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Architects for Animals designed homes for homeless cats in D.C. Dec. 5

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Architects for Animals and the Washington Humane Society on Dec. 5 unveiled designs for cat houses to keep homeless D.C. felines alive this winter.

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The American Institute of Architects' (AIA) lobby was filled with ingenious model homes for feral cats, designed and donated to the Washington Humane Society (WHS).

The winning creation was a "California modern" wooden, insulated house with sliding door and aluminum gutter and basin to collect rain water for drinking. Two of its three designers, from Bonstra Haresign Architects, house formerly homeless cats.

Architect Brian Forehand told me he took in the neighborhood's Siamese "stray" after it was hit by a car. Forehand paid $600 to an animal hospital for two rods in the cat's leg, vaccinations, and neutering. Forehand named it Louis, for famed namesakes architect Louis Kahn and trumpeter Louis Armstrong.

Of course, these designs are for housing homeless or feral cats (delete "stray" from your vocabulary) in their habitats.

Placing second was the "Corrugated Aerospace Tower Station" (C.A.T.S.) by Cunningham Quill Architects. The elegant design was a long, cylindrical tube with balls of catnip strung from the top, perhaps to entice the kitty. Although clever and sleek, the design could prove claustrophobic for a fat cat.

Third was "Here, Kitty, Kitty", fashioned as a black dog's head with red tongue hanging out as a wee ramp. The Parsons firm designed and constructed it of a sump pump, with a rest for a pressing iron as the tongue, and insulation from one of the architects' car blankets.

"It was fun to design and develop a practical, sustainable solution, and pro bono is important to us," said Parsons architect Teresa Davidson. Although she's feline-free, her colleague Jameelah Muhammad "catnapped" an Egyptian Mau cat "from my sister's ex-boyfriend," Jameelah joked.

Other participants included:

Suzane Reatig Architecture: Their "Browniehaus" had an image of a feral cat named Brownie inside the doorway of the cooler-like, non-Bauhaus house. "We wanted something you could build yourself, with materials from a hardware store. It fits together like a puzzle," explained Nooni Reatig of the family firm.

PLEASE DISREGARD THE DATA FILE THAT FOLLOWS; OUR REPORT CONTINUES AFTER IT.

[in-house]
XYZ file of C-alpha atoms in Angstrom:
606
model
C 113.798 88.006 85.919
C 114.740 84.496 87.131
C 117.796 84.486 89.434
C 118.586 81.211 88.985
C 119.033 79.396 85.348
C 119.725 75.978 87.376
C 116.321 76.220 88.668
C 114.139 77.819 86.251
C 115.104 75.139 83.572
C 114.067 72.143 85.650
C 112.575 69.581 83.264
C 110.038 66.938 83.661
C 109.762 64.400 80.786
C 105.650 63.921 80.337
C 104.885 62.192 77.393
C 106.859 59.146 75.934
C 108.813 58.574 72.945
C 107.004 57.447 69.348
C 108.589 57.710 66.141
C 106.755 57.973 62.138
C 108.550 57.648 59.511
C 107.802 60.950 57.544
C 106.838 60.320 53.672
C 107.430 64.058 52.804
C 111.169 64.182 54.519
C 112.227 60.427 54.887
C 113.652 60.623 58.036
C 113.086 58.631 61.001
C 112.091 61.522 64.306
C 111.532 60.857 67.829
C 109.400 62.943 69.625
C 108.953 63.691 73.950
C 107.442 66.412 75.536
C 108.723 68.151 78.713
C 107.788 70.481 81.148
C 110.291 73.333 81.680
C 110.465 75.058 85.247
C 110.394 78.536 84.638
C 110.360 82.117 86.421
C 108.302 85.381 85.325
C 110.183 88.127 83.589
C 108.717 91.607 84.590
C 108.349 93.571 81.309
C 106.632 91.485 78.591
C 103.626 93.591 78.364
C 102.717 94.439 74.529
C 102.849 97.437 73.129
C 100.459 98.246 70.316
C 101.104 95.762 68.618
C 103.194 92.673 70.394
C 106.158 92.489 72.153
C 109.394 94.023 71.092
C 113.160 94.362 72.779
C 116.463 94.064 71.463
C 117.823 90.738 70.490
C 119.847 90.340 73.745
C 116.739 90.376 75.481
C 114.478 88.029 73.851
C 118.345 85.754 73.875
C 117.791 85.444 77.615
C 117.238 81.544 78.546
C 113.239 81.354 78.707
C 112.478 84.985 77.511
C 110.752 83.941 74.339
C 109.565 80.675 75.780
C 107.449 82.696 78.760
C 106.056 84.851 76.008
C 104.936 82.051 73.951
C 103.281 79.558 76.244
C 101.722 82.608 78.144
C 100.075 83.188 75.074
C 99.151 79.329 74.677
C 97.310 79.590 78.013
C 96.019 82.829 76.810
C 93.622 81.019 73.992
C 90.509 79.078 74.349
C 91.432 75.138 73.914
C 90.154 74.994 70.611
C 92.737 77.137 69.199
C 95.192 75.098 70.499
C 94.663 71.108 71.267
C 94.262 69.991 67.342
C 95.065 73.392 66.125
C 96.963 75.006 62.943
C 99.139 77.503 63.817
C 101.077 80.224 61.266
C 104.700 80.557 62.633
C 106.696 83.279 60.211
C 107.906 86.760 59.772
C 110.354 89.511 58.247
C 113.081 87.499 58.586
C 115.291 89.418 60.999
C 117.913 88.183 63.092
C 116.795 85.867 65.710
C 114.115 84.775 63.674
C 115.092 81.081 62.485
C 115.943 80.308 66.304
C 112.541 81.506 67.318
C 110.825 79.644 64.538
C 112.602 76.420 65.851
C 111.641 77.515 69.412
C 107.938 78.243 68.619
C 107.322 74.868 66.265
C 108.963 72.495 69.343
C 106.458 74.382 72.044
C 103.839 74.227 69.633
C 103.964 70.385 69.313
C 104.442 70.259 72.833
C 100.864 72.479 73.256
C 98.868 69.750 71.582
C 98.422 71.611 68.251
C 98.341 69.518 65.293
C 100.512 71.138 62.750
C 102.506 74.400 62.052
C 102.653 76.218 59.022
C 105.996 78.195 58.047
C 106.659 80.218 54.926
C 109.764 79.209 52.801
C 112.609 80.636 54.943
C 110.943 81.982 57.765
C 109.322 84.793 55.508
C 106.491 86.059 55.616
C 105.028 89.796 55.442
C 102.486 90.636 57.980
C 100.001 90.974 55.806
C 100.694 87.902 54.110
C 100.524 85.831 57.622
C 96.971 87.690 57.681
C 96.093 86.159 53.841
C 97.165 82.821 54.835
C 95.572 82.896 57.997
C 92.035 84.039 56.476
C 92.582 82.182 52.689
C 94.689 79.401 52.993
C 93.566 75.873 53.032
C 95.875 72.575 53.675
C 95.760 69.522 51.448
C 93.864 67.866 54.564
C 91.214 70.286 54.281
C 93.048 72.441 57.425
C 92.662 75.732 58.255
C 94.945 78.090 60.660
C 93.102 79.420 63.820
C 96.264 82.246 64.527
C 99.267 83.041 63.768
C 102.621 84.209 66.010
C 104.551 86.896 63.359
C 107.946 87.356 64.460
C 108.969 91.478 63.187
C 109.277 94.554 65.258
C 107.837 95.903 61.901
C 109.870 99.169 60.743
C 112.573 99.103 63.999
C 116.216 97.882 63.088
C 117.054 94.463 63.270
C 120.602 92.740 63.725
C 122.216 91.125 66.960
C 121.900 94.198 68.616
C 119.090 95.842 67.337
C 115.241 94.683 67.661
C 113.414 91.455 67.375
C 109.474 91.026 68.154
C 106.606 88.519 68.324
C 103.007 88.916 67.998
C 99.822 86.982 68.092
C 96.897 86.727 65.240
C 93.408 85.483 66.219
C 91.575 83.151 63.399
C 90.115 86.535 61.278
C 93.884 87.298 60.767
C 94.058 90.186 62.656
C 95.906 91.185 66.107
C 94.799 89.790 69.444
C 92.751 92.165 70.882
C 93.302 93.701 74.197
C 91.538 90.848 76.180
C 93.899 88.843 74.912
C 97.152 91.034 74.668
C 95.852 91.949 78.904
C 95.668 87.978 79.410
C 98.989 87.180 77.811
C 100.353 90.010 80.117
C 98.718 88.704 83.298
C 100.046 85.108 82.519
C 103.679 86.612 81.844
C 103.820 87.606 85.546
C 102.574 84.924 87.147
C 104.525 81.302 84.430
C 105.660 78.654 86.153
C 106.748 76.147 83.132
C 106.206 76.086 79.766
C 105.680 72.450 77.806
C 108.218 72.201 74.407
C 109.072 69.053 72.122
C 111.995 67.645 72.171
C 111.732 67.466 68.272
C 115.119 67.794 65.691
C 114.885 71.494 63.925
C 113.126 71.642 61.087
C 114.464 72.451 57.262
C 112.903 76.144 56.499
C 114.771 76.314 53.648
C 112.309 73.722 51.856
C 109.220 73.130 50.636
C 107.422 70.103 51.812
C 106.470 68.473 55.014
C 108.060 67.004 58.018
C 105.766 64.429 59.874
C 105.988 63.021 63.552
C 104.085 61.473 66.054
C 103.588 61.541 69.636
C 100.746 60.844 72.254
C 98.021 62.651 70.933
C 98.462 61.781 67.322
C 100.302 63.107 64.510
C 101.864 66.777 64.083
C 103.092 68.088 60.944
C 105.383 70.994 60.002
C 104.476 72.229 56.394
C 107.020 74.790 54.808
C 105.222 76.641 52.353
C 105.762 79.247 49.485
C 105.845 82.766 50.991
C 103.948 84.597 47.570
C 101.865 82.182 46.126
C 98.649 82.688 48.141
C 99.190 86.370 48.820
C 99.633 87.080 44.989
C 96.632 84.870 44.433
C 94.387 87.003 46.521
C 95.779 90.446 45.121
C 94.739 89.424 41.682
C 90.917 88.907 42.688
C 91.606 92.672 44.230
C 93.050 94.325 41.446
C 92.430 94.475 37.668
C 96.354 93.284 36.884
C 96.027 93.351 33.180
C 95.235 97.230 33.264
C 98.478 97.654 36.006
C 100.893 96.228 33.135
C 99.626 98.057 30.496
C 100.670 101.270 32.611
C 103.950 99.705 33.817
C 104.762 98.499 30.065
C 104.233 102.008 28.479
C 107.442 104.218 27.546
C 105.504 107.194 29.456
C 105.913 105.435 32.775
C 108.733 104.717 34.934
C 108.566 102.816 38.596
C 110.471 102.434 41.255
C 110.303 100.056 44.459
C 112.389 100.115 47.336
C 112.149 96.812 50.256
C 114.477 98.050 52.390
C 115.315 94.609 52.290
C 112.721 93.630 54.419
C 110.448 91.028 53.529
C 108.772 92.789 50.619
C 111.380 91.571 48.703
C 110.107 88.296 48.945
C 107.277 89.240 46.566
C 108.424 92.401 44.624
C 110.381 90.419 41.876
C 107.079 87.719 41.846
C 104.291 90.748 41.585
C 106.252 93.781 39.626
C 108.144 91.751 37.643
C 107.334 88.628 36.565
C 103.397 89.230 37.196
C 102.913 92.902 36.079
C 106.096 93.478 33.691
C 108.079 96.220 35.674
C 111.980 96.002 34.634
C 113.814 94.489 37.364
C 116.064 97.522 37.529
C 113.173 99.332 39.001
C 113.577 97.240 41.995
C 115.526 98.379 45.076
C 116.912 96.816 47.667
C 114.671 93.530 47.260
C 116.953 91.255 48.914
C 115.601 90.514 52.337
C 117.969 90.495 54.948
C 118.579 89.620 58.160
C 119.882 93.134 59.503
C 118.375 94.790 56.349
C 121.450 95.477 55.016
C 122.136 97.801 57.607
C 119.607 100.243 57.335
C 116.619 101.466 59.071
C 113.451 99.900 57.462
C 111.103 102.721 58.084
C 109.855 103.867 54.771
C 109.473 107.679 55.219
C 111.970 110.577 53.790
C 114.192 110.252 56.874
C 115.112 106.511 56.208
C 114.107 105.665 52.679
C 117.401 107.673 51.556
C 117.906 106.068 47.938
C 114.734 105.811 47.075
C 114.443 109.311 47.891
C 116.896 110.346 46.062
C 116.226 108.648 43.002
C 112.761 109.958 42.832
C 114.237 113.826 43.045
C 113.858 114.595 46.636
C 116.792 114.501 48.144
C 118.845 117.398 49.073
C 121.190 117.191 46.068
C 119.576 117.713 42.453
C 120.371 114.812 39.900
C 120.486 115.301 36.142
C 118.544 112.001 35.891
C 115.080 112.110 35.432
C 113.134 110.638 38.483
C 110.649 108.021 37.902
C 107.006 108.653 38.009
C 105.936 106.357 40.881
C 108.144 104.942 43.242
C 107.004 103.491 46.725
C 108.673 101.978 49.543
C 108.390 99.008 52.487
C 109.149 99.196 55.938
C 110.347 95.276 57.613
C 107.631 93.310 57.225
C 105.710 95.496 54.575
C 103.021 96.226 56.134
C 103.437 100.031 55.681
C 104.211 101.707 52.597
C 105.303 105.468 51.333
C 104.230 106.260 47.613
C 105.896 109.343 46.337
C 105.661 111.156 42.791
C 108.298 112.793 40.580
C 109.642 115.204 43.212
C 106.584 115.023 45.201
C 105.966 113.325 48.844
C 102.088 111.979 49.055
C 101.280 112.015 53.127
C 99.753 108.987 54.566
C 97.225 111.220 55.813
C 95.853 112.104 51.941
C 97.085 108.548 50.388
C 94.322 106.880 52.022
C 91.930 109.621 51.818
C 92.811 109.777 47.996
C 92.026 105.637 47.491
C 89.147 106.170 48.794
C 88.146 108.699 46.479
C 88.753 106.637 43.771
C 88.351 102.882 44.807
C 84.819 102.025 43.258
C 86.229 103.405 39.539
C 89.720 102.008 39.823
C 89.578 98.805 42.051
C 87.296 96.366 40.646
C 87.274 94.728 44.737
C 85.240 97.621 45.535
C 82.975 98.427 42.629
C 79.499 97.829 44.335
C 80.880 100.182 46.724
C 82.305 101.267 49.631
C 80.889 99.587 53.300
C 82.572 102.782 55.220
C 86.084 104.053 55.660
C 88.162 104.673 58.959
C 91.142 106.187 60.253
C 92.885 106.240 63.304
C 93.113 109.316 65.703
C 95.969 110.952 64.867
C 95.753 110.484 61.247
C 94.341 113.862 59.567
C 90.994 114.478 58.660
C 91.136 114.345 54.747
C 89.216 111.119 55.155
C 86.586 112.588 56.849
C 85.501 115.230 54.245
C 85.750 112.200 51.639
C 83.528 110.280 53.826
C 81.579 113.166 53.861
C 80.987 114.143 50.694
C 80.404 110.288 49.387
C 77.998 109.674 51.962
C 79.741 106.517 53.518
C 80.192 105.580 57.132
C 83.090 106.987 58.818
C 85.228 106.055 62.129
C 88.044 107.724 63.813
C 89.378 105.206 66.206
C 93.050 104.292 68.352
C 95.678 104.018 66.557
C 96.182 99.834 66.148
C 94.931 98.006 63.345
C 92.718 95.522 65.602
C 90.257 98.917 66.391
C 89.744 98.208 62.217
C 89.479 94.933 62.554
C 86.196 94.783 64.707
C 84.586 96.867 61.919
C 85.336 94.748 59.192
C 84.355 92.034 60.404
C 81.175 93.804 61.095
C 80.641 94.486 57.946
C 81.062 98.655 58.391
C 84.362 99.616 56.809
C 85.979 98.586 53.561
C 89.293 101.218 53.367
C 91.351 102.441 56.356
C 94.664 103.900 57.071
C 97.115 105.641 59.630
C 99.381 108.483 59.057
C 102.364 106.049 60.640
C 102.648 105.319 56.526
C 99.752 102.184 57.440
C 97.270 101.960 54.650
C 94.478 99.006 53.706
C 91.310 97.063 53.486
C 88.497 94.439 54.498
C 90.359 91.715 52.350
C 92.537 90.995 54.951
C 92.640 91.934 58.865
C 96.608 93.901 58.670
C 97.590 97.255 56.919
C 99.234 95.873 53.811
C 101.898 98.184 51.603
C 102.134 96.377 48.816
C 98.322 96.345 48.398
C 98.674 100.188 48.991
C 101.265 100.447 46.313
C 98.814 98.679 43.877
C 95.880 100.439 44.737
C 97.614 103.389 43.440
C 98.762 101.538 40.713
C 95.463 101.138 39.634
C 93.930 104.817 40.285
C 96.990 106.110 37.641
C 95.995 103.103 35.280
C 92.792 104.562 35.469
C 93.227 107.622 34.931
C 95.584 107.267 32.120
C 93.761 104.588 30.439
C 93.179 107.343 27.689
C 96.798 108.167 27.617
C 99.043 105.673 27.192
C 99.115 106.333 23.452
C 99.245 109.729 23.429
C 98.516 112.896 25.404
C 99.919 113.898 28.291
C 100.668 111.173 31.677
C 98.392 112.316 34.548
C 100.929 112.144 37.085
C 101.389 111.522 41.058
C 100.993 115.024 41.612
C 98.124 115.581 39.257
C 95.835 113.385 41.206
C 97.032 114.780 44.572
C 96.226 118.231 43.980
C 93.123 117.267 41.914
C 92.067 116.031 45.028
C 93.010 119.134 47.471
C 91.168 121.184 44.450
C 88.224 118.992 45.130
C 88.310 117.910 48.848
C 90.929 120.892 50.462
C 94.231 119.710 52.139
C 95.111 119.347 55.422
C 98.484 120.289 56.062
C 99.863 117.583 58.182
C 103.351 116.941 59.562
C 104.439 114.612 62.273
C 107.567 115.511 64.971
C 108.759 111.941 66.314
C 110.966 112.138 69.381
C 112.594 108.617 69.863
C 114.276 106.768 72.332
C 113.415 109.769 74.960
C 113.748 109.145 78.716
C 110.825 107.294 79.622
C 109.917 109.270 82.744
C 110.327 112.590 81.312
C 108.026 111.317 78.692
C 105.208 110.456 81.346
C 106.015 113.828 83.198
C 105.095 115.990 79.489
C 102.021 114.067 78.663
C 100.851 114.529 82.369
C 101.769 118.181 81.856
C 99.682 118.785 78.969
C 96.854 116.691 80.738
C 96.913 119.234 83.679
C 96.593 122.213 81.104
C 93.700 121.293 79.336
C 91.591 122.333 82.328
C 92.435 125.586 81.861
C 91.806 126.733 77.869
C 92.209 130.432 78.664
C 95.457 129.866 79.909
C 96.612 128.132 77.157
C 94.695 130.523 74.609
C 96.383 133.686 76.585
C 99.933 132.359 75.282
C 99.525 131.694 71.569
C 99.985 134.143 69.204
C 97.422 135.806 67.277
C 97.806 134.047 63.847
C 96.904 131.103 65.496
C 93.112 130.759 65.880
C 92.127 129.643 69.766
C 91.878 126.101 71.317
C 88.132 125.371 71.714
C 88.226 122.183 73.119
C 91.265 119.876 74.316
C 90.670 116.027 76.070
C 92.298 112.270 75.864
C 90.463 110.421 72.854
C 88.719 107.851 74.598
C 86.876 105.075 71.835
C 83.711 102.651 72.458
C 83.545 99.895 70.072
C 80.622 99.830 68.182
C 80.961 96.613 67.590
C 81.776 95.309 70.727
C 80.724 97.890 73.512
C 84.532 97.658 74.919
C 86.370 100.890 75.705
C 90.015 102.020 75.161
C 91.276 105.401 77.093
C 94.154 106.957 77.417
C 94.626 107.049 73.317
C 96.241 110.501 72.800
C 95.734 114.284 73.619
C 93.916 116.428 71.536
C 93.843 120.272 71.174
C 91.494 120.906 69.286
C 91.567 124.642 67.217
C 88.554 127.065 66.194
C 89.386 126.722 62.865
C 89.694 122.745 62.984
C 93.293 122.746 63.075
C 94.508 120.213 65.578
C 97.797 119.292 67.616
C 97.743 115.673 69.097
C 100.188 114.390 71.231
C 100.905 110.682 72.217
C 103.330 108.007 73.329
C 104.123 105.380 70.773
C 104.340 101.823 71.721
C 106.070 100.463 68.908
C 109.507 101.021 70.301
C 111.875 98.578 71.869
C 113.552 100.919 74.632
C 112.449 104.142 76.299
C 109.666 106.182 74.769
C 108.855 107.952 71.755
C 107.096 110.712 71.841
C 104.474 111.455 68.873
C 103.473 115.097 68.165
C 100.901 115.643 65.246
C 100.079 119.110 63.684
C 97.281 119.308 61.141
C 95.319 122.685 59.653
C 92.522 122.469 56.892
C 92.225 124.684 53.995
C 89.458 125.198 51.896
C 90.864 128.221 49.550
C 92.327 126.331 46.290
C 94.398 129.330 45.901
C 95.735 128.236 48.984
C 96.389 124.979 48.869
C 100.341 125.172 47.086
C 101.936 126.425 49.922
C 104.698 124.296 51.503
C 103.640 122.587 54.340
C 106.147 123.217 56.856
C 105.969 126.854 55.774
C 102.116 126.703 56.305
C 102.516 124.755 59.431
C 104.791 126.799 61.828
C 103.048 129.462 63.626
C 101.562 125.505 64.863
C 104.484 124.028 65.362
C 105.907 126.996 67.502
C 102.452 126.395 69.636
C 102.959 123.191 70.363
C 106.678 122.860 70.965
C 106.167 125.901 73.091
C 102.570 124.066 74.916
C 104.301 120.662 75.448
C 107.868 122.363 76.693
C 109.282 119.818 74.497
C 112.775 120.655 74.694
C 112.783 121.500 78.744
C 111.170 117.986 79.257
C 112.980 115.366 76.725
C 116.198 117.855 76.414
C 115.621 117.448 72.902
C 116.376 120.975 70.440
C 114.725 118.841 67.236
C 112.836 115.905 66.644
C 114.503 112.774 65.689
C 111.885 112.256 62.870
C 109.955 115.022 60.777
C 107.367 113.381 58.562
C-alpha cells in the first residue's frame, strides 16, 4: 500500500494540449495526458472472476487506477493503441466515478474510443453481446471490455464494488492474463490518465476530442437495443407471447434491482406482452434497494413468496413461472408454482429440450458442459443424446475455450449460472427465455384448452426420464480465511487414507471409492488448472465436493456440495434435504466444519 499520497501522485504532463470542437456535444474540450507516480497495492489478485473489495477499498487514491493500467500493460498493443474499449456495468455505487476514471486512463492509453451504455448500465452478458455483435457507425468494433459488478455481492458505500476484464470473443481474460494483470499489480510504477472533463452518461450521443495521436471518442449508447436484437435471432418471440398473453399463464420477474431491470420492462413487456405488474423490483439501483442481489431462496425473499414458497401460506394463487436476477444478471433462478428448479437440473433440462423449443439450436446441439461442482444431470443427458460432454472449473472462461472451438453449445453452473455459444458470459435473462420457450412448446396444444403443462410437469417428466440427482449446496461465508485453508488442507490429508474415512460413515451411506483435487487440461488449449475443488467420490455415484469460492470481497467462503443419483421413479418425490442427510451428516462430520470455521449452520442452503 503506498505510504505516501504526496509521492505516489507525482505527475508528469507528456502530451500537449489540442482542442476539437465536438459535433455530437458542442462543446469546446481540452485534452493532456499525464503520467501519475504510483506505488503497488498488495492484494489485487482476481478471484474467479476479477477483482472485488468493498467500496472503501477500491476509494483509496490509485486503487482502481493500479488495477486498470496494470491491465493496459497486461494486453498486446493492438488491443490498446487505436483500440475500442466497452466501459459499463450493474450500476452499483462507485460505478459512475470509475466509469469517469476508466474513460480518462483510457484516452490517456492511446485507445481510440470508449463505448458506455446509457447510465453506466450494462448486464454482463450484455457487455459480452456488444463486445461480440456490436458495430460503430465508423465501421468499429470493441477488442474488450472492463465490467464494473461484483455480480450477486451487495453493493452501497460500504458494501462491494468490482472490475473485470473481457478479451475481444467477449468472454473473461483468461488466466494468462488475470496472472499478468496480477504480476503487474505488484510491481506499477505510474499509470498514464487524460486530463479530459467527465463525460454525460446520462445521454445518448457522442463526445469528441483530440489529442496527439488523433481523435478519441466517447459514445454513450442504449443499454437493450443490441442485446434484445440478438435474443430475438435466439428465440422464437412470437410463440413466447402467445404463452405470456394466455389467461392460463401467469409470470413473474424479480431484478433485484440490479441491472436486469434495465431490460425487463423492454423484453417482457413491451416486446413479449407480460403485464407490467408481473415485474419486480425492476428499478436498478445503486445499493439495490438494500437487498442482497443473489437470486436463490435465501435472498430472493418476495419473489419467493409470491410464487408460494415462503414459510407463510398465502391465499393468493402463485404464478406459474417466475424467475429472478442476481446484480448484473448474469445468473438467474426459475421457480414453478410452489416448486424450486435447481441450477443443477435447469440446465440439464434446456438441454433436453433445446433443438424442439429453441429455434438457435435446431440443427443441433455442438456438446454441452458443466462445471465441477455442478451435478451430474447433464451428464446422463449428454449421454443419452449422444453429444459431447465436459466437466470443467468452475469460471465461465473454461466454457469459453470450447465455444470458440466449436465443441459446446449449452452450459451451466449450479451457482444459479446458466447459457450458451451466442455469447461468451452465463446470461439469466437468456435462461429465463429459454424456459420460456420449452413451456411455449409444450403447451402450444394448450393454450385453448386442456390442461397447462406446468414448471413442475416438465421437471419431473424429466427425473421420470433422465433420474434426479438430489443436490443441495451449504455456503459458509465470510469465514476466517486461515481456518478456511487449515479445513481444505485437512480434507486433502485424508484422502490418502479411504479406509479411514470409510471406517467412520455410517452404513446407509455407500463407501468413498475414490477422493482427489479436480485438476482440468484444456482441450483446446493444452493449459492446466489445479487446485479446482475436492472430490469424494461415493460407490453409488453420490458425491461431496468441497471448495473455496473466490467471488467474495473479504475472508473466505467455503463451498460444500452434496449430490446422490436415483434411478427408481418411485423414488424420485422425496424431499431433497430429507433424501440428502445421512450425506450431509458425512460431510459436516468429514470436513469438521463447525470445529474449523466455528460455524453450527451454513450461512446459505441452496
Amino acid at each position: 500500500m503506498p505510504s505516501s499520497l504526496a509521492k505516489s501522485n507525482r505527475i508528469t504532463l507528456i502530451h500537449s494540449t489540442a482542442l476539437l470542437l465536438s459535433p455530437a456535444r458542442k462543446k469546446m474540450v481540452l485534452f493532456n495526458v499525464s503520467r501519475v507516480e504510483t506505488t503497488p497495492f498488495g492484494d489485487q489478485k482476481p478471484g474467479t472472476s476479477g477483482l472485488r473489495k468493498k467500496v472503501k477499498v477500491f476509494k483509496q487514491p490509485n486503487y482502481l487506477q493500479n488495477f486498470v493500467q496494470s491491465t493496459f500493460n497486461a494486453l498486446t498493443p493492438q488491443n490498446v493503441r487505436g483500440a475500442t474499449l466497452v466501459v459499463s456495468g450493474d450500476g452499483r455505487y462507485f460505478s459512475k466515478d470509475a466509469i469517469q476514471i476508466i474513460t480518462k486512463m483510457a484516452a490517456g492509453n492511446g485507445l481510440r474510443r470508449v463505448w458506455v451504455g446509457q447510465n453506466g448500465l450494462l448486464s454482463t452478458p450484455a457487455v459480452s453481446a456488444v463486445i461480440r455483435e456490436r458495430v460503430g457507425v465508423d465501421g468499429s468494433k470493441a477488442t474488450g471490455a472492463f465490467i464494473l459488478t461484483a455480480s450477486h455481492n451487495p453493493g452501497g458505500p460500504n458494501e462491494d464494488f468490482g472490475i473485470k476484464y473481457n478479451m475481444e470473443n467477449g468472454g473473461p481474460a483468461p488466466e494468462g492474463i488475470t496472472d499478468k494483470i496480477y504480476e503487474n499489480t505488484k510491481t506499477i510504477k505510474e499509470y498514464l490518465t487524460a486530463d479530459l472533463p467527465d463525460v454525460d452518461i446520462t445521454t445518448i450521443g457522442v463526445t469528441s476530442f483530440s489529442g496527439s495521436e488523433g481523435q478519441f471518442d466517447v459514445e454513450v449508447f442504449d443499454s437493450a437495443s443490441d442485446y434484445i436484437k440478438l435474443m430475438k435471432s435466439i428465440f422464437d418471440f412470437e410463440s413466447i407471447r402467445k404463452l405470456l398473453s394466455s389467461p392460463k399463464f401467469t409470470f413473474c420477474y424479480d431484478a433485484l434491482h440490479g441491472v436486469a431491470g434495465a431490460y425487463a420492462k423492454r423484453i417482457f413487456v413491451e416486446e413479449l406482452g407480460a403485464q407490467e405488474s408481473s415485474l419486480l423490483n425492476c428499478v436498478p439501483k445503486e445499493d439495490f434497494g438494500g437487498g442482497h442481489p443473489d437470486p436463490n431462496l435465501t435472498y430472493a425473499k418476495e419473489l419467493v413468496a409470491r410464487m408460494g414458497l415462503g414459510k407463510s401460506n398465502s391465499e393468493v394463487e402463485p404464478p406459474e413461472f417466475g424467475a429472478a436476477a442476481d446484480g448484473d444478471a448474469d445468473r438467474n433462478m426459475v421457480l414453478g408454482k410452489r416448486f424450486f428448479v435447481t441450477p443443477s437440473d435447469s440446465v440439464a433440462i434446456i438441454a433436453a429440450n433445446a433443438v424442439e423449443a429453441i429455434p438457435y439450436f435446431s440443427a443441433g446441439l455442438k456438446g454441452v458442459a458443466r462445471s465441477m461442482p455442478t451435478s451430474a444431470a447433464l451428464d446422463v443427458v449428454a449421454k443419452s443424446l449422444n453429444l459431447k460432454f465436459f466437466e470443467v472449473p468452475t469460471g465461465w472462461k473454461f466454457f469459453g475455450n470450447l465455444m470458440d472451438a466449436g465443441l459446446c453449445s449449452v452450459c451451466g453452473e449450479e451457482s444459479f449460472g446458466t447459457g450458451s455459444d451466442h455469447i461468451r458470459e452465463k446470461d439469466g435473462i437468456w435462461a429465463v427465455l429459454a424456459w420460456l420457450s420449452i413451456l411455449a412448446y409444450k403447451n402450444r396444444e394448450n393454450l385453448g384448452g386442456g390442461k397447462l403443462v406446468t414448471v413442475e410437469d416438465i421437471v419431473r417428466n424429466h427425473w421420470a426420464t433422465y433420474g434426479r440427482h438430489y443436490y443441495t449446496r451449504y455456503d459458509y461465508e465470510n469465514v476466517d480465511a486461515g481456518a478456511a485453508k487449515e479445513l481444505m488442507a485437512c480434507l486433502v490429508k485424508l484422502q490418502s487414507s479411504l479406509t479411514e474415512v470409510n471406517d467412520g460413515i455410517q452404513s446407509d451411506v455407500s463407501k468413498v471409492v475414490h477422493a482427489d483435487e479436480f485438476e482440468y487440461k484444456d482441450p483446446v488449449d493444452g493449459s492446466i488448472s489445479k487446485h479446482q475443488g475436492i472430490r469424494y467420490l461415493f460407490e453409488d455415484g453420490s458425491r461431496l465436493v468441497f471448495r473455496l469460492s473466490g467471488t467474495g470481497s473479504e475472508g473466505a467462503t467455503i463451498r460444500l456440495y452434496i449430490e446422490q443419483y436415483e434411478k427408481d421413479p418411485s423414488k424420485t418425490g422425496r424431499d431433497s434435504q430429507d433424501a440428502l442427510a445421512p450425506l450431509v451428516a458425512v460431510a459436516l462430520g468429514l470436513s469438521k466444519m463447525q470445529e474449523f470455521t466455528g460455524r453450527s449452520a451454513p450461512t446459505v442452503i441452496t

Hickok Cole Architects: The squat white exterior resembled a Hummer, and its silver reflective interior was like a fun house maze.

R2L: Architects: Their star-shaped structures were swathed in plastic wrap.

Francis Cauffman Architects: Each of their three black cubes was decorated with a skyscraper skyline.

Danielle Bays, manager of community cat programs at the Washington Humane Society, wore a button saying "I (heart) feral cats" on her cat-decorated t-shirt saying "Protect Your Citizens!"

But not all citizens and communities are so hospitable to feral cats. Should they be?

Bays notes that feral cats:

  • Are part of our communities, "like colorful neighbors."
  • Help eliminate rats and mice.
  • "Removing feral cats does not resolve the problem. The long-term solution is trap, neuter, and spay (TNS) them." (Click here for Washington Humane Society's TNS program that saves about 2,000 feral cats each year.)

And yes, Bays cares for a feral cat named Gigi.

Nothing like a home for the holidays.

And nothing like a holiday photo of your own pet with Santa, offered by WHS on weekends beginning Dec. 7 and ending Dec. 22 at various locations (check here for details).

For more info: Washington Humane Society, www.washhumane.org, 4590 MacArthur Blvd., N.W., Suite 200, Washington, D.C., 202-735-0330. (To report cruelty/neglect and animal emergencies, 202-723-5730.) Organic wine was provided by DiVinoDirect.com, 202-241-7227.

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